Mentor and Community Time – This is supposed to be based on habits of success, but teachers/mentors are not using them…because the habits weren’t even fully articulated until this year and will be used next year And how have teachers/mentors been trained to handle conversations about such personal, psychological and social issues? They haven’t.
Expeditions – Many students don’t take these classes seriously and see it as a time of the year to take it easy. These are not electives that inspire passions or support career readiness, they are seen by students as gaps in the academic year.

2. Open Space
If you are impressed by open spaces then you are looking for the wrong things. And if you are focused on open spaces, then don’t look for the open spaces, look for the evidence to show that they are effective. Where is it? And also check out the spaces for libraries (book shelves), recreation areas (parking lots) and lunch (hallways). Do more with less? I think a little more would be nice.

3. Personalized Learning Plan – It’s “go at your own pace,” but the vertical line that progresses across the screen over the course of the year shows where you should be. The struggle for many students ends up being how to “catch up to the line” rather than “How can I learn more?” or “How am I growing?” or “How is this project connected to my interests, my background or my future?” The PLP does not “keep students on schedule,” the teachers who are working day-in-day-out are the ones who are doing that.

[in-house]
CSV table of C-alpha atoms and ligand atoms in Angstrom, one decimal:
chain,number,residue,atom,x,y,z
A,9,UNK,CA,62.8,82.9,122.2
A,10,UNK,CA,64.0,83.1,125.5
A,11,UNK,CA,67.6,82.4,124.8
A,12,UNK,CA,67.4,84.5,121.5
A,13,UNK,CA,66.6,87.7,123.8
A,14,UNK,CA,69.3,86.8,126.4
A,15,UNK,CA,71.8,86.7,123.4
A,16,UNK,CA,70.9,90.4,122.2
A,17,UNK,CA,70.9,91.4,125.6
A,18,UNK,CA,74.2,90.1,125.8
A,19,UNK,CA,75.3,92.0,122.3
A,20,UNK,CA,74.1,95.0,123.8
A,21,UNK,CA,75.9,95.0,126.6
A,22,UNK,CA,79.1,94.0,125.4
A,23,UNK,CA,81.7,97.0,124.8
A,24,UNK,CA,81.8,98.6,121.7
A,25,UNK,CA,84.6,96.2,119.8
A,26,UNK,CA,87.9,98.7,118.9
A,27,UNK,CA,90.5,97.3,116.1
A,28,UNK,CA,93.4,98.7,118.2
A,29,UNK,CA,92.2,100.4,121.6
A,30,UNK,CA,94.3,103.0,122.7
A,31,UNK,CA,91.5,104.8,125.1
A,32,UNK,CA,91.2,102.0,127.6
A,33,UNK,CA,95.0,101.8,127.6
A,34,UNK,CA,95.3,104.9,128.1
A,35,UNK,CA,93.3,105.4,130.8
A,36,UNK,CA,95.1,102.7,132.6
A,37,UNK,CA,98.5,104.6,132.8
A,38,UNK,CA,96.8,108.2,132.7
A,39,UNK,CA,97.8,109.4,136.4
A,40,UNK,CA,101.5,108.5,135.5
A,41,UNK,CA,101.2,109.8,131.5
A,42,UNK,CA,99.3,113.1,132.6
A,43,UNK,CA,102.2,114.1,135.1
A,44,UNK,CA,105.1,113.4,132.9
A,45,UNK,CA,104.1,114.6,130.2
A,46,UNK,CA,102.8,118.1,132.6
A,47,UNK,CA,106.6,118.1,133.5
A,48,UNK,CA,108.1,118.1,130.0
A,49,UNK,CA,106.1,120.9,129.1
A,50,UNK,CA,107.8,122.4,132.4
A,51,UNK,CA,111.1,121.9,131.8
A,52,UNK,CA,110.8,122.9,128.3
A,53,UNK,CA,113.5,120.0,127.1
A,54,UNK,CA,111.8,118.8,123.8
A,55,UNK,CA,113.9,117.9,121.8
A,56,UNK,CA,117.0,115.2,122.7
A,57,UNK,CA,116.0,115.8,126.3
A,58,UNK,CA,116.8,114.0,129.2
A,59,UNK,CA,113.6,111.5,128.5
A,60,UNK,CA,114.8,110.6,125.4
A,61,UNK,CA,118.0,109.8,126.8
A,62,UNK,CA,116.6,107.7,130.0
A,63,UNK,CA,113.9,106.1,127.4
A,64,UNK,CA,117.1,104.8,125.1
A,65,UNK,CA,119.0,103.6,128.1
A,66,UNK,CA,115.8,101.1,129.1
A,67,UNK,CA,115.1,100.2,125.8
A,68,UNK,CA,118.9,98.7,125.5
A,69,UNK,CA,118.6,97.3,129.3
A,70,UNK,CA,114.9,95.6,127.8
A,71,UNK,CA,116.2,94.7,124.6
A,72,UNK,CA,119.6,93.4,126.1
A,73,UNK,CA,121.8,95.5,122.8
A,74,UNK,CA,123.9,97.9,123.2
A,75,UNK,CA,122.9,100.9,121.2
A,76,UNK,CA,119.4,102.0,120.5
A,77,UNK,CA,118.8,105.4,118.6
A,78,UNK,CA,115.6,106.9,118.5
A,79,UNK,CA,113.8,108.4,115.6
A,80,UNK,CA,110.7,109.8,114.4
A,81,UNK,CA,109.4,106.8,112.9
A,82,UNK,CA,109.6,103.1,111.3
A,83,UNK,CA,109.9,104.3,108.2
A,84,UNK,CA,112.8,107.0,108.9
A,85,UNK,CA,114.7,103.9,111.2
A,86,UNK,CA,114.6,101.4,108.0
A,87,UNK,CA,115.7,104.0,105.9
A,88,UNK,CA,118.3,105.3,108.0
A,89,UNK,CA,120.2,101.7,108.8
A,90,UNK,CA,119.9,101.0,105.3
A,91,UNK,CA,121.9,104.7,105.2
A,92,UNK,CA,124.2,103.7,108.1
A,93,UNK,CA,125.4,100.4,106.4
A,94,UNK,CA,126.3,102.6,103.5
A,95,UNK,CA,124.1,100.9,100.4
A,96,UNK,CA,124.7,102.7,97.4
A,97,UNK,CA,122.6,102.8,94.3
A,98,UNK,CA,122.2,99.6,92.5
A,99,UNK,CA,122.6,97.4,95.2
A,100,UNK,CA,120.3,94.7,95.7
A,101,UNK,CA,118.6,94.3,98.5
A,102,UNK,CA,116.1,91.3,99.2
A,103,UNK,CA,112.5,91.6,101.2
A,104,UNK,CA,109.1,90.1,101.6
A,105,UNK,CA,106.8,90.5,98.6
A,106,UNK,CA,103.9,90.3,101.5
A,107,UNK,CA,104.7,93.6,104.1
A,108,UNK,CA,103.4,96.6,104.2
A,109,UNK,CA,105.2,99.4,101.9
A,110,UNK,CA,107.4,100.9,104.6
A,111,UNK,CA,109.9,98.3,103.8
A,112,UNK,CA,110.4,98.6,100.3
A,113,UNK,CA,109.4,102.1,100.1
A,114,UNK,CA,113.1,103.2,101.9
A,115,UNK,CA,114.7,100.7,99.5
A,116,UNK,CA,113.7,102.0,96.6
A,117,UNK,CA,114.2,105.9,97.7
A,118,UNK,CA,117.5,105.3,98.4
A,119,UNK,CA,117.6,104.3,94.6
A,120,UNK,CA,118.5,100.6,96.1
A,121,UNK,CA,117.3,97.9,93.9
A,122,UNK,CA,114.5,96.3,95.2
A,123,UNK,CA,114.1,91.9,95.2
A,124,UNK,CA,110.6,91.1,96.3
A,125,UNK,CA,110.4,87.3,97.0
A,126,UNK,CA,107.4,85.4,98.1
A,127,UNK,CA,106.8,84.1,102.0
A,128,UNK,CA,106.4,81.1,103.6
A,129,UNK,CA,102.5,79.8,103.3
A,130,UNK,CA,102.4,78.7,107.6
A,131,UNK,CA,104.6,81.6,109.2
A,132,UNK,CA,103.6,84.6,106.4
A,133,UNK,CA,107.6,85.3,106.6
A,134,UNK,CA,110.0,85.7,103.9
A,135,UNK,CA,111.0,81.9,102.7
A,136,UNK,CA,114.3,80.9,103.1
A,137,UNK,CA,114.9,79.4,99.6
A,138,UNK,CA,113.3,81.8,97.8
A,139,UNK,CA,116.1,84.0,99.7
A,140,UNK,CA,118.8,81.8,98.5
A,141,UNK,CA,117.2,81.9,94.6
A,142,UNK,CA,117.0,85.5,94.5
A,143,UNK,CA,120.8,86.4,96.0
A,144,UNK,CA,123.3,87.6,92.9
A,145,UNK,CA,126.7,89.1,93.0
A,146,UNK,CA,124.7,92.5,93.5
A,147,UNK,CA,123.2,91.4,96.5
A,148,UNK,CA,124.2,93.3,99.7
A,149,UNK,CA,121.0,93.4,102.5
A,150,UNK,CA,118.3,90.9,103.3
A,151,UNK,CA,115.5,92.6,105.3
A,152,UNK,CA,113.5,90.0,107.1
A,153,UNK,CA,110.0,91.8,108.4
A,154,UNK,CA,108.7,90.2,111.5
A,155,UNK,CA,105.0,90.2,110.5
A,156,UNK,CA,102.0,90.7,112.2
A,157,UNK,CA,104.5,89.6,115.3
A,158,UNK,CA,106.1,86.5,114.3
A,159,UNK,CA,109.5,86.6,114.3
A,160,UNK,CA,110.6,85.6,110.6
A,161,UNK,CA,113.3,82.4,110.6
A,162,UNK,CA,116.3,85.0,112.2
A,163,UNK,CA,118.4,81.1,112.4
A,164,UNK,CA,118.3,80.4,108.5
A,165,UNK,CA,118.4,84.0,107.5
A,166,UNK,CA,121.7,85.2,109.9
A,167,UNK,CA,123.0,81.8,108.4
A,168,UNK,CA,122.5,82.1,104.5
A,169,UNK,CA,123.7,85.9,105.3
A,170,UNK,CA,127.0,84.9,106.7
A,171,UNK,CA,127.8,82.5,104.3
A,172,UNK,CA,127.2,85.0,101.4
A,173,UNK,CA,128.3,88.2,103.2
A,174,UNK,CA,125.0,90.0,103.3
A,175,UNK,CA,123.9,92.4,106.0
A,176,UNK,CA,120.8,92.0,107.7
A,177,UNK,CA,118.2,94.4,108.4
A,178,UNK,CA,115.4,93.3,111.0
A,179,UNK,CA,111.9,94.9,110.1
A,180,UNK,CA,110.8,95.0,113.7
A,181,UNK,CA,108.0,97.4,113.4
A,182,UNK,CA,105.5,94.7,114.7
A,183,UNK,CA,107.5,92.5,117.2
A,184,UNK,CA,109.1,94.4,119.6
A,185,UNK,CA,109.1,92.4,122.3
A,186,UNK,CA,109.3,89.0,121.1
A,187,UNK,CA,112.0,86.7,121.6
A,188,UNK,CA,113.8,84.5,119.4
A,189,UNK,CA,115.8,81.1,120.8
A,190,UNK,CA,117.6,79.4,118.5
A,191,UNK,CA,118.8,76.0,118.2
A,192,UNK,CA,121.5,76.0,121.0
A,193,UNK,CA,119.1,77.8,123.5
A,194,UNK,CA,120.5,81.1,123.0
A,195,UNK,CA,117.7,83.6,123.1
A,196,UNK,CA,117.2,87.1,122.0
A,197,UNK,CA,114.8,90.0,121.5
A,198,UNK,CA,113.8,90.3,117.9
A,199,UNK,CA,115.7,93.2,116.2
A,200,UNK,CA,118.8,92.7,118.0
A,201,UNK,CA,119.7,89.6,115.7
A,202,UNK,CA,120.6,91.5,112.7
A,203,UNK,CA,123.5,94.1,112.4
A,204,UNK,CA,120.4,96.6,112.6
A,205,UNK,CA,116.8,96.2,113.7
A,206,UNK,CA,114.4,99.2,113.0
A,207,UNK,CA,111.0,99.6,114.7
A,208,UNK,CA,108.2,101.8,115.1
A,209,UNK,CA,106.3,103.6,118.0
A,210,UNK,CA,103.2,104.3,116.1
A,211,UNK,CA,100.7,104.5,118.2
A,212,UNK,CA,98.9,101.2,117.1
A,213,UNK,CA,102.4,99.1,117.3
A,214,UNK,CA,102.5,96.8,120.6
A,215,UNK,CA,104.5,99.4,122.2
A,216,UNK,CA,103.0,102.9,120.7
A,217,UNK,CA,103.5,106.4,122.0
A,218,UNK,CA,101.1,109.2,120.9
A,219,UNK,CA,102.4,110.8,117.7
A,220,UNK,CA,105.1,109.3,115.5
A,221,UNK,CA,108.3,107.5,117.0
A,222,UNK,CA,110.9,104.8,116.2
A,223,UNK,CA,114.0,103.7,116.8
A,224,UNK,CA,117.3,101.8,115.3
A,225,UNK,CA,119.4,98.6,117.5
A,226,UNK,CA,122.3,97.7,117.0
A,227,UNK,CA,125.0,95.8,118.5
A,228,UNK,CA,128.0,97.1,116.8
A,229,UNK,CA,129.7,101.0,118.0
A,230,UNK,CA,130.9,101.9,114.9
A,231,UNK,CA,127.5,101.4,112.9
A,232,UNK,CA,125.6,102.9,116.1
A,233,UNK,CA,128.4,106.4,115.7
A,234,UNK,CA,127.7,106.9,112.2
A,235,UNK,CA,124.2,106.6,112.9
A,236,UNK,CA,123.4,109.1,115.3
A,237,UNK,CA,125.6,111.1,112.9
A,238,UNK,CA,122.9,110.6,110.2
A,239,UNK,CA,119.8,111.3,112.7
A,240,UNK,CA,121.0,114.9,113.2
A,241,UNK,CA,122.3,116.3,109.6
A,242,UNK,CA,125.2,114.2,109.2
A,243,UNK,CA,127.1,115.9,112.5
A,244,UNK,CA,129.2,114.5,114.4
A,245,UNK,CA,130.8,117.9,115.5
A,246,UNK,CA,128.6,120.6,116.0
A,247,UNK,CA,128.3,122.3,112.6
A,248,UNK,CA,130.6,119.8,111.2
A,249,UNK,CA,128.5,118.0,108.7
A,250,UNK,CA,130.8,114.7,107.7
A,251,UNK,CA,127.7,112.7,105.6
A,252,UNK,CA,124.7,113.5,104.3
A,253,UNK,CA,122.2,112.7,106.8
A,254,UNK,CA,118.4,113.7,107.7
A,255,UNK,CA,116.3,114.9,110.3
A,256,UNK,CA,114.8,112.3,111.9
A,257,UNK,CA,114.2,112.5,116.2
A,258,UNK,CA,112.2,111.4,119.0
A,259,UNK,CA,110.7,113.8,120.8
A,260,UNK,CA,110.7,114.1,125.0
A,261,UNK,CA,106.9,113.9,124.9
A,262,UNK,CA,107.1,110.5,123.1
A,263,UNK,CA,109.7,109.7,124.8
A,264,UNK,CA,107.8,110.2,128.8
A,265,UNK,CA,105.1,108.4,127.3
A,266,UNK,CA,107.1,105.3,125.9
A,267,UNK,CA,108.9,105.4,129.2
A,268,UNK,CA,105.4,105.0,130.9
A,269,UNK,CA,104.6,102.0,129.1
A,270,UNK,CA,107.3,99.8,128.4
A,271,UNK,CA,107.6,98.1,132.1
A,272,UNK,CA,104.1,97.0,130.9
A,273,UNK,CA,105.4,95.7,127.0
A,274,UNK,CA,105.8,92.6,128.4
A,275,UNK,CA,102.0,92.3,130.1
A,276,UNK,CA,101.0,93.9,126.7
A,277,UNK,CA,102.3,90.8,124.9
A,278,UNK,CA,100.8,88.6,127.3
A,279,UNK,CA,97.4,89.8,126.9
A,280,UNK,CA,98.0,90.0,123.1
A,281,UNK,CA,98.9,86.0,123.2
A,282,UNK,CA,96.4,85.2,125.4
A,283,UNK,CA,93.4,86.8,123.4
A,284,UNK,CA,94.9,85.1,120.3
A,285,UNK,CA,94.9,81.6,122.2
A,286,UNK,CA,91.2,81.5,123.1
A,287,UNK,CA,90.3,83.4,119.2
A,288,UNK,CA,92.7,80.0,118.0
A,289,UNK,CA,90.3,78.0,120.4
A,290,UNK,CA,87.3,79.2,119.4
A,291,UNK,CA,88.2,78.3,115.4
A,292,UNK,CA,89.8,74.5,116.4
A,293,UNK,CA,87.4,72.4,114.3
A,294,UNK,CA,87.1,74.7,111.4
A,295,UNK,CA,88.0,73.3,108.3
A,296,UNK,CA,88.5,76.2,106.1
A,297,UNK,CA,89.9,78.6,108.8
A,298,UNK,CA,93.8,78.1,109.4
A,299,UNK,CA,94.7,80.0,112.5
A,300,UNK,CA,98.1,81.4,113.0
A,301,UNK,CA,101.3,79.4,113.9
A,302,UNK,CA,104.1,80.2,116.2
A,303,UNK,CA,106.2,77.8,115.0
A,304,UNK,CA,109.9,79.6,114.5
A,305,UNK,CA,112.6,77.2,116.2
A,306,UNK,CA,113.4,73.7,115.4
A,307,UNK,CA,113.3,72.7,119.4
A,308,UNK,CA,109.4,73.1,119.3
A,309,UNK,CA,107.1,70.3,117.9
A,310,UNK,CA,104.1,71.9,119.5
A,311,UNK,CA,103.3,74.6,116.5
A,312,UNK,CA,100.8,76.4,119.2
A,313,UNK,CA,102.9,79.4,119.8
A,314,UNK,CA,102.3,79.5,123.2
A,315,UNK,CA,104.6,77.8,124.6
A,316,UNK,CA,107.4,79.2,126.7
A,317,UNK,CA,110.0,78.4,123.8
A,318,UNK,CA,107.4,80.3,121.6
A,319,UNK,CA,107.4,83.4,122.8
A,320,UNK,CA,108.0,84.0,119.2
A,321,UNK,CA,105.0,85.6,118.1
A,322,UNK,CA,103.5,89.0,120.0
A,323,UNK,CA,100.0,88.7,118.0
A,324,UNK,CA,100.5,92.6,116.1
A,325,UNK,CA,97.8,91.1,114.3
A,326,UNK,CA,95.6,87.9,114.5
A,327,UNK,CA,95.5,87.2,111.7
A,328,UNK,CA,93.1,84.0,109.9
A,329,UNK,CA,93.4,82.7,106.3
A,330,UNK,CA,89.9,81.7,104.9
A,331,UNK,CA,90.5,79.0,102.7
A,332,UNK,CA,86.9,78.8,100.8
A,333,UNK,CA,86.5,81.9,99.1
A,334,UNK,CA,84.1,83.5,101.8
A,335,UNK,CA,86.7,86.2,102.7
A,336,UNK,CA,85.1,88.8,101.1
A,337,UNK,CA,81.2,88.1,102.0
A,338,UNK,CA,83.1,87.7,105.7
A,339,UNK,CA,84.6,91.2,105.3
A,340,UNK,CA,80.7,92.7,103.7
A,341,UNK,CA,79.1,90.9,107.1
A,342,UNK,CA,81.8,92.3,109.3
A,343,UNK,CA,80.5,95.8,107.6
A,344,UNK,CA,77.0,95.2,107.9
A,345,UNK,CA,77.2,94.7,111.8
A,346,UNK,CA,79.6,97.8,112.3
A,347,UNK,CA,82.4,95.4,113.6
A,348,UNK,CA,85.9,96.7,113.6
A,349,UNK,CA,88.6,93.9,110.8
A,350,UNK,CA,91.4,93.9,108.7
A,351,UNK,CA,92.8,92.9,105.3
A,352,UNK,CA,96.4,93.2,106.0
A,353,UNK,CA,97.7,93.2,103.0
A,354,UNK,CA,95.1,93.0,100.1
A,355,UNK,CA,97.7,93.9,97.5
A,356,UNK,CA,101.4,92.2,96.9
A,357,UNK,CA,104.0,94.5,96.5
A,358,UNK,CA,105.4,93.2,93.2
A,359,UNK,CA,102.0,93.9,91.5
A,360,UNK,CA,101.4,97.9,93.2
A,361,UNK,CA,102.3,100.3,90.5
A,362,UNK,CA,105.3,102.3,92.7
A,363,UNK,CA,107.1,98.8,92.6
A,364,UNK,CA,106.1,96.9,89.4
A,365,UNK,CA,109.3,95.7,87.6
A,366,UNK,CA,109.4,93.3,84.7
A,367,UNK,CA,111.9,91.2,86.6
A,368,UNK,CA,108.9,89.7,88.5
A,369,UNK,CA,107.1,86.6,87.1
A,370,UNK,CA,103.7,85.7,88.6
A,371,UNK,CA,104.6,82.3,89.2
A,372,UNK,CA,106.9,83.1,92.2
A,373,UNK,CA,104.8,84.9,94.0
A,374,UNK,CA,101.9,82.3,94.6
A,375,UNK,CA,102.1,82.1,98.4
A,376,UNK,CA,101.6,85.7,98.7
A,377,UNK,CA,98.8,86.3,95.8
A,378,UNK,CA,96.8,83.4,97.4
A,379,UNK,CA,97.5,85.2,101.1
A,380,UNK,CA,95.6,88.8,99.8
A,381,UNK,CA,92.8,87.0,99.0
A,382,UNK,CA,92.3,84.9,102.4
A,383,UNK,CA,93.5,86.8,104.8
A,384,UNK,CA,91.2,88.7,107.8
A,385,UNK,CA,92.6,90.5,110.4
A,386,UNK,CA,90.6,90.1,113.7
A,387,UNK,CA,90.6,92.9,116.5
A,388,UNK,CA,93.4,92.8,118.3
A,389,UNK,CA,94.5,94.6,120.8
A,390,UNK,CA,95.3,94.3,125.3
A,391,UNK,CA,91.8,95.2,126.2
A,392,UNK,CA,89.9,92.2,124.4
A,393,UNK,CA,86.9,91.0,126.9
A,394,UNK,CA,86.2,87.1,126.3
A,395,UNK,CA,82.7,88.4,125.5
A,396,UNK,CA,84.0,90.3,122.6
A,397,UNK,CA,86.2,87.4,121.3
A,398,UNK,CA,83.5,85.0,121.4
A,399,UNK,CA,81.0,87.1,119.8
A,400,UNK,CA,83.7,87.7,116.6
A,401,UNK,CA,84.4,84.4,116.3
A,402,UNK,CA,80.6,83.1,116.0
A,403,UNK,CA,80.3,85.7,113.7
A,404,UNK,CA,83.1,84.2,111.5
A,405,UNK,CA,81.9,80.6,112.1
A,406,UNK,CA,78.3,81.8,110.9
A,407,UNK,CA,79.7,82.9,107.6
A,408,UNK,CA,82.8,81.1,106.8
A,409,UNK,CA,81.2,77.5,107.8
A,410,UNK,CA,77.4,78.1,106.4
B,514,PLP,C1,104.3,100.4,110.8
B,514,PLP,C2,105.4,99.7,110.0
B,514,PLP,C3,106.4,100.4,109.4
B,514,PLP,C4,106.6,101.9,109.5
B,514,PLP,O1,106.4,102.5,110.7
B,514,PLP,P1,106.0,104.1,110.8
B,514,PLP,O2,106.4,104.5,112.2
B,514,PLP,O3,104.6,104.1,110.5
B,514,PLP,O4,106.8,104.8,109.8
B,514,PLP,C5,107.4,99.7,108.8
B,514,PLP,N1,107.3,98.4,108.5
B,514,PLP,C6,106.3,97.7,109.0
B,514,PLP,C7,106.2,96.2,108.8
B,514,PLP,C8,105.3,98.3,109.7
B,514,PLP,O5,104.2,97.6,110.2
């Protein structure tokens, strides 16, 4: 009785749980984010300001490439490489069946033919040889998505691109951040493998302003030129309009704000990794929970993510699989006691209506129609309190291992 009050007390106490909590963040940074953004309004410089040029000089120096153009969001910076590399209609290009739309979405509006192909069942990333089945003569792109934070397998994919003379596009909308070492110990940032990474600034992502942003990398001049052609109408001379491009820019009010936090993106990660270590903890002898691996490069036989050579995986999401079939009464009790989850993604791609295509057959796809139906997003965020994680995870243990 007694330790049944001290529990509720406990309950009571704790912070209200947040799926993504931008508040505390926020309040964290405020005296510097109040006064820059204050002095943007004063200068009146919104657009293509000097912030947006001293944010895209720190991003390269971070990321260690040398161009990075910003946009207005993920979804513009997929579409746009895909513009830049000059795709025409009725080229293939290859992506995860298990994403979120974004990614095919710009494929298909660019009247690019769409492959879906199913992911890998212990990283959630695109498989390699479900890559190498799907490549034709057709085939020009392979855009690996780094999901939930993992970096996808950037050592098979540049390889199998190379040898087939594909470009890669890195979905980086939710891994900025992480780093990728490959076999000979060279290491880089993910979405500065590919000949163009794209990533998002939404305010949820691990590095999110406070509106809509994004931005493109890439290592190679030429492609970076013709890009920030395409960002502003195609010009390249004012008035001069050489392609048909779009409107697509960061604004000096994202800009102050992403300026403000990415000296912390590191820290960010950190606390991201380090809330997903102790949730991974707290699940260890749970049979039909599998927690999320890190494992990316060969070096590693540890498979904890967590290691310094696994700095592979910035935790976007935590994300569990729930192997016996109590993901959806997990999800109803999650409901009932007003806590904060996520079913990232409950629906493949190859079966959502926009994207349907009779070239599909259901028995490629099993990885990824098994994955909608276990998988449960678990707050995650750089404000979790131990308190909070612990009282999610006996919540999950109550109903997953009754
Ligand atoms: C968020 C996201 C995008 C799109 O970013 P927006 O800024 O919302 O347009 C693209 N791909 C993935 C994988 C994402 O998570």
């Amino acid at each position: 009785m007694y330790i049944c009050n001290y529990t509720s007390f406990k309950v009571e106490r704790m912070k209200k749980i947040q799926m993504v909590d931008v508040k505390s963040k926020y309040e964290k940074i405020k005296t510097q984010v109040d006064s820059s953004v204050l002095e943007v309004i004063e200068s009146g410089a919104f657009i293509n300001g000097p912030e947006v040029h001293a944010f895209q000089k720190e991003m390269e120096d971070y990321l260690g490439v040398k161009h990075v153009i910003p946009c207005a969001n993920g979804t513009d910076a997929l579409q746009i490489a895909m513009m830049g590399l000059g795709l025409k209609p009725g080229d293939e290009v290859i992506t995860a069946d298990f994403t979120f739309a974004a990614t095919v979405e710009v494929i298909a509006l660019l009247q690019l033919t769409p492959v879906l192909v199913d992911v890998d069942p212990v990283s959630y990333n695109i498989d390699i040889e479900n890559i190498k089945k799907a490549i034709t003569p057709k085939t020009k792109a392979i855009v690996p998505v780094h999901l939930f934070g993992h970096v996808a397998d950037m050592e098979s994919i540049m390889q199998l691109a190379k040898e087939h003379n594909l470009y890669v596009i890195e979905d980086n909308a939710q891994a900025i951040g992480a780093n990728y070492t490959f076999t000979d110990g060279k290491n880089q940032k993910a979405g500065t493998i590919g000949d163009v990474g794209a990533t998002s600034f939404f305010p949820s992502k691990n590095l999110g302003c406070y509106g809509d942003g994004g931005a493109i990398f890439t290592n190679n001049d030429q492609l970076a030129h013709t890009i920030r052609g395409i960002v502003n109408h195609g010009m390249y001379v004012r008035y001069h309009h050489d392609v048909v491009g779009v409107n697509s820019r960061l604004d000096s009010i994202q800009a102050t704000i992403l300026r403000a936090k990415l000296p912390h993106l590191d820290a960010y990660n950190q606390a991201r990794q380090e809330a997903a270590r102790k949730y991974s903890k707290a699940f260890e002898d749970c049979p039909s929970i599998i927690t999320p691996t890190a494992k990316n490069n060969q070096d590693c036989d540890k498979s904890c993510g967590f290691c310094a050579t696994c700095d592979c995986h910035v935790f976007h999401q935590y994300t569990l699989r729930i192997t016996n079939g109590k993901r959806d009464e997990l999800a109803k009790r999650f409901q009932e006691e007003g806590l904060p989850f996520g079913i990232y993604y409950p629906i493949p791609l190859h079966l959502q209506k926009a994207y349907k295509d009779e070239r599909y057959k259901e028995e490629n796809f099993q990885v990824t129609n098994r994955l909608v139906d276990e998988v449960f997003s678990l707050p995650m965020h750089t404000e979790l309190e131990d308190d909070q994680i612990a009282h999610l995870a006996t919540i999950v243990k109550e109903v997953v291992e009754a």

4. PBL
There are too many projects. Period. The projects end up feeling like extended assignments, not a deep dive into a topic that the students care about. And PBL is not SDL. To mention these together shows how the gold standard of PBL has been lost (or not even considered). And what self-directed learning actually looks like is teachers crafting every activity of the class period, down to the minute and leading students through the day with powerpoint slides. Open work time is not the same as self-directed learning. But if you disagree, then I guess you could say that the bare minimum is in place to call it self-directed learning. So, if you call this innovative then you are operating under a Lean Startup concept of the term.

5. OER Playlists